Athletic Training Majors

Find out how a bachelor's degree in athletic training can prepare you to work in a school, for a professional sports team or alongside professional athletes, helping them to prevent injuries or complete rehabilitation. Learn about admissions requirements, employment options and sample coursework. Schools offering Fitness Trainer degrees can also be found in these popular choices.

What Courses Will I Take for a Bachelor's Degree in Athletic Training?

Your coursework will be a combination of lecture-based classroom time and experiential learning. Among the topics you will study in the classroom are human anatomy, exercise physiology, kinesiology and sports nutrition. These courses will provide you with a theoretical understanding of key concepts necessary for helping athletes heal from injuries and stay healthy.

You will also spend significant time getting first-hand experience with a wide variety of athletic training techniques. These include taping and wrapping, therapeutic exercises and strength conditioning.

The extensive hands-on nature of athletic training education prevents it from being offered online; you will only find this field of study in campus-based programs.

Common ClassesKinesiology, human anatomy, sports nutrition, exercise physiology
Hands-on TrainingStrength conditioning, taping and wrapping, therapeutic exercises
Admission RequirementsHigh school diploma, SAT or ACT scores; prerequisite coursework and CPR certification may be required
Possible JobsAthletic trainer at high school or college, with professional sports teams/athletes, in a rehabilitation center, or in a business setting
Graduate Degree OptionsPhysical therapy, nursing, medicine
Median Salary (2018)$47,510* (for athletic trainers)
Job Outlook (2016-26)23%* (for all athletic trainers)

Source: *U.S. Bureau of Labor Statistics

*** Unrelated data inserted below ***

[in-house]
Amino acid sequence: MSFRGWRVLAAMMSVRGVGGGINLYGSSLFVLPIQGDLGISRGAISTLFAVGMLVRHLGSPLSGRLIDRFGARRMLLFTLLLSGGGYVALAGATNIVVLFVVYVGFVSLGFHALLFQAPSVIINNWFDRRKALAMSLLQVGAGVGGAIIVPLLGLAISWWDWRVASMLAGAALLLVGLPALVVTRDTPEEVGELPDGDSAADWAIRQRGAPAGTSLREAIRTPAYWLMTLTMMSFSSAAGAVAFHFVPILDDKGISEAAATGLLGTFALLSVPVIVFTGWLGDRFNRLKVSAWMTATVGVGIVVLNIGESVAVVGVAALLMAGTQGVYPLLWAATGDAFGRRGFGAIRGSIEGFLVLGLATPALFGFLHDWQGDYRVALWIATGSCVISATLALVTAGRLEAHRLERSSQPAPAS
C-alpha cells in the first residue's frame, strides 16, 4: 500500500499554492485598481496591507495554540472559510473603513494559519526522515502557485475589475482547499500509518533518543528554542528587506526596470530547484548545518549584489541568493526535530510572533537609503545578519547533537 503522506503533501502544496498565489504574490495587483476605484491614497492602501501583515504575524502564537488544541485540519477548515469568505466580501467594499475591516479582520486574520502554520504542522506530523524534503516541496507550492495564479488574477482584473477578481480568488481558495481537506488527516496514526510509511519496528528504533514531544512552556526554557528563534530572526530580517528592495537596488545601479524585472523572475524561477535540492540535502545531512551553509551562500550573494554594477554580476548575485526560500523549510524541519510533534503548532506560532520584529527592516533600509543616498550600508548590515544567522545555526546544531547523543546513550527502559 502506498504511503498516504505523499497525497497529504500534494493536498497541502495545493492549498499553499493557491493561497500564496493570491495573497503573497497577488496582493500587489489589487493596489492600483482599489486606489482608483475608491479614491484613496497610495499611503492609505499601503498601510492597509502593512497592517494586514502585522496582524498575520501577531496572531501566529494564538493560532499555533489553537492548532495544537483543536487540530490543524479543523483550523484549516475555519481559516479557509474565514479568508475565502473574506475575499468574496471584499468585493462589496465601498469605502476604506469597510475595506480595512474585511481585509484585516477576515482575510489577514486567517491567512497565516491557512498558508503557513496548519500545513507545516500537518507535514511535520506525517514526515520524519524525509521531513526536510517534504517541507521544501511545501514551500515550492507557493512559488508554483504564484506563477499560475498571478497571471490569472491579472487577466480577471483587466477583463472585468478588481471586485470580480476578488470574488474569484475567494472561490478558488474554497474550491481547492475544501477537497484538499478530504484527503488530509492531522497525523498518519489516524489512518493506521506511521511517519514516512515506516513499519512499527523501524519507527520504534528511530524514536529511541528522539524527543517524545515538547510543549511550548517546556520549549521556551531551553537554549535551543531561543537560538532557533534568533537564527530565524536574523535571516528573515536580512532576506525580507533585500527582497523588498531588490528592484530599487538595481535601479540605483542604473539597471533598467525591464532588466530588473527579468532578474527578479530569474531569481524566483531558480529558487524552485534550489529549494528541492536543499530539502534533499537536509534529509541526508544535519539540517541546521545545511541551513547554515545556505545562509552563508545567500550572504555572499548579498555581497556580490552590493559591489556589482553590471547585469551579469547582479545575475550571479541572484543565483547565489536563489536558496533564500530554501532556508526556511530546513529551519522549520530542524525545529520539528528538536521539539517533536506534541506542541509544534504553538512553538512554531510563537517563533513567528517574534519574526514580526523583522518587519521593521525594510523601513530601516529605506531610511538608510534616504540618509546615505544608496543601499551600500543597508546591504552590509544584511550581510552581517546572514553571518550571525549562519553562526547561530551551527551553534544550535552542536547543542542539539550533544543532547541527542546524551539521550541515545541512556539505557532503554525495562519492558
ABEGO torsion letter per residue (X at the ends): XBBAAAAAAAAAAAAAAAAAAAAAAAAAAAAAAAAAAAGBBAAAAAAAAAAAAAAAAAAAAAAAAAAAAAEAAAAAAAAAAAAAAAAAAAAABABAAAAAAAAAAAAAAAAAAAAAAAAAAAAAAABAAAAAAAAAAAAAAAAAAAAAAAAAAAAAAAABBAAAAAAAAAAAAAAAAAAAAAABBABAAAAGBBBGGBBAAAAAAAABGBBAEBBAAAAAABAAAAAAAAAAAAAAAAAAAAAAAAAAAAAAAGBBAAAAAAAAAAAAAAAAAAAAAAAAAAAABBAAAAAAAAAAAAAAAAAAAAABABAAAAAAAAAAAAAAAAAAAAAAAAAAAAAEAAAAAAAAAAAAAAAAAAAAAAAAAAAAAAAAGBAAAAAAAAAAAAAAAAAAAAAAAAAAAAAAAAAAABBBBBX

Are There Any Prerequisites?

Athletic training programs generally have few admissions requirements beyond the completion of a high school degree and the submission of SAT or ACT scores. However, prior to declaring a major, you may be required to complete specific coursework that will prepare you for the program, such as biology, chemistry and algebra. You may also be required to earn and maintain active cardiopulmonary resuscitation (CPR) certification.

What Careers Can I Pursue With This Degree?

Upon completion of your degree, you will be qualified to work in a multitude of settings. You may decide to work in an athletic department of a high school, college or university. Alternatively, you may work for professional sports figures or sports teams, helping elite athletes with their training and conditioning. Also, you will have the skills necessary for work in a rehabilitation center in a hospital or military facility. These same skills are often sought by industrial businesses that use athletic trainers to keep their staff working productively and to reduce health care expenses.

What Graduate Degrees Can I Pursue?

While a bachelor's degree in athletic training will prepare you for a career, you may further develop your skills through graduate study. Physical therapy is a common graduate field that is a natural extension of the work you will do as an athletic training major. You may also use this program as a platform for entering nursing or medical school.

To continue researching, browse degree options below for course curriculum, prerequisites and financial aid information. Or, learn more about the subject by reading the related articles below:

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